today, replete with the same cast of characters.
With the outcome of an election that was free enough but hardly fair, it is no surprise
that Cambodian journalists are shot dead or sent to jail, that MPs are expelled from
parliament and their political parties for challenging the status quo, or that prisoners
risk dying from disease and malnutrition while rotting in jails throughout the country
uncharged with any crime. There isn't enough money in the entire U.S. treasury to
fill a vacuum of political will where none exists and the responsibility for this
state of affairs rests squarely on the shoulders of the Royal Government of Cambodia.
Spend an afternoon at the Council of Ministers for a view of these newly enlightened
demagogues in action. If that doesn't open your eyes, drop in at a party meeting,
take your pick, or check out the casino if you want to see lucrative deal-making
at its best. For a look into the future, consider the words of the Second Prime Minister
and his promise to stay in power until the year 2010 and maybe beyond. Then ask yourself
why - despite the assistance of some 30 countries and more than $1 billion pledged
for reconstruction and development - the alleviation of poverty and the protection
of human rights are ideals that get pursued with more vigor and success elsewhere.
If the Cambodian people hold the international community in such grave contempt for
its failure to adequately compensate their misery, what must they think of their
USAID represents different things to different people. To some, it will forever remain
a sinister bastion of American imperialism whose agents plot the overthrow of sovereign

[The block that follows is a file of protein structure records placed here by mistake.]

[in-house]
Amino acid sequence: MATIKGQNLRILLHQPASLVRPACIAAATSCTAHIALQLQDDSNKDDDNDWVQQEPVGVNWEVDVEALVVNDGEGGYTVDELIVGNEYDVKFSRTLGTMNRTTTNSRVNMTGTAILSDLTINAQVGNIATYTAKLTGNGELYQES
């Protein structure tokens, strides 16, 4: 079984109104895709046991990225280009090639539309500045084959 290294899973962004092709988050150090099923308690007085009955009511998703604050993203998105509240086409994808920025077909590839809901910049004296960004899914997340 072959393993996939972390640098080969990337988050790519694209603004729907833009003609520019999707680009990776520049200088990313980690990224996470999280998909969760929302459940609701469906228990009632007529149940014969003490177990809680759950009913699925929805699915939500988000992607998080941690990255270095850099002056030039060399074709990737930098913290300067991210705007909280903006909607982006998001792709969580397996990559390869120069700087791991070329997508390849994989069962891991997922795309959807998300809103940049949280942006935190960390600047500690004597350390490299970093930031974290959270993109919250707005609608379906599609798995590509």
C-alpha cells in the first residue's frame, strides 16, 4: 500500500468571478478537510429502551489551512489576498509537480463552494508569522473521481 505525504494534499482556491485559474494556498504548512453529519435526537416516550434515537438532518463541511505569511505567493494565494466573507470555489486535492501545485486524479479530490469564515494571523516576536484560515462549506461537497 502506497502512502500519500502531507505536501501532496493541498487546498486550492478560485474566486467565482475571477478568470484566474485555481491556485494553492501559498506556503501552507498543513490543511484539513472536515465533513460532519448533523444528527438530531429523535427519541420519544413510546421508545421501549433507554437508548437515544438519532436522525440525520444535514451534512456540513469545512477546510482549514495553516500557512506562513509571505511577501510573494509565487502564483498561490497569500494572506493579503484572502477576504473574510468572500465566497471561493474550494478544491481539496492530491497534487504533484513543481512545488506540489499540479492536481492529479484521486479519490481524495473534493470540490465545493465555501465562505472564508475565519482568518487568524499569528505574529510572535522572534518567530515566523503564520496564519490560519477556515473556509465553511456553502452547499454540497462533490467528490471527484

states under a cover of humanitarian assistance. To others, it is more benign but
no less indifferent to culture and context. Today, to this war-ravaged country, USAID
represents a bottomless well of atonement. However wasteful, inefficient or insensitive
the policies and practices of USAID and its grantees - or any other foreign donor
for that matter - the absence of any timely progress in reforming the legal and judicial
system bodes far worse for the promise of human rights and democratic accountability
in Cambodia, not to mention reconstruction and development of the country.
What does this imply for USAID and other aid organizations in Cambodia? Should they
pack up their villas and go home? Should the World Bank and the IMF apply standards
of performance to Cambodia that cannot possibly be met? Should NGO workers check
their worldly possessions in left luggage lockers before flying in to meet their
fate alongside the Cambodian people? Should foreign governments break diplomatic
ties because the Royal Government thinks floating casinos are more urgently needed
than health clinics or human rights?
Before banishing these intermediary minions of international conscience, consider
the frustrations of those ministry workers who actually show up for work on the off-chance
they can accomplish even the simplest of assignments without partisan interference.
Consider the dangers faced by Cambodian human rights workers in the provinces who
monitor the actions of the local police and RCAF forces. Consider the impotence and
increasing isolation of Cambodian MPs who are blocked at every turn from doing the
job they were elected to do. Consider the underlying principles of free speech and
the role of independent media in holding governments accountable and then just imagine
what this government would do if no-one was watching. Consider the urgency of the
task faced by Cambodians who struggle against all odds and at great risk to bring
rule of law to this lawless country. And then, after all this, imagine how it feels
to wonder when the next unknown assassin will come for you.
Before extolling the hate-mongering virtues of the intolerant Jesse Helms, ask these
Cambodians whether the hardly adequate umbrella of support and protection they receive
through their association with an imperfect USAID mission and the projects it funds
is better than none at all.
- Jamie Factor, Dresden, Germany.
(Jamie Factor was head of the National Democratic Institute in Cambodia 1993-94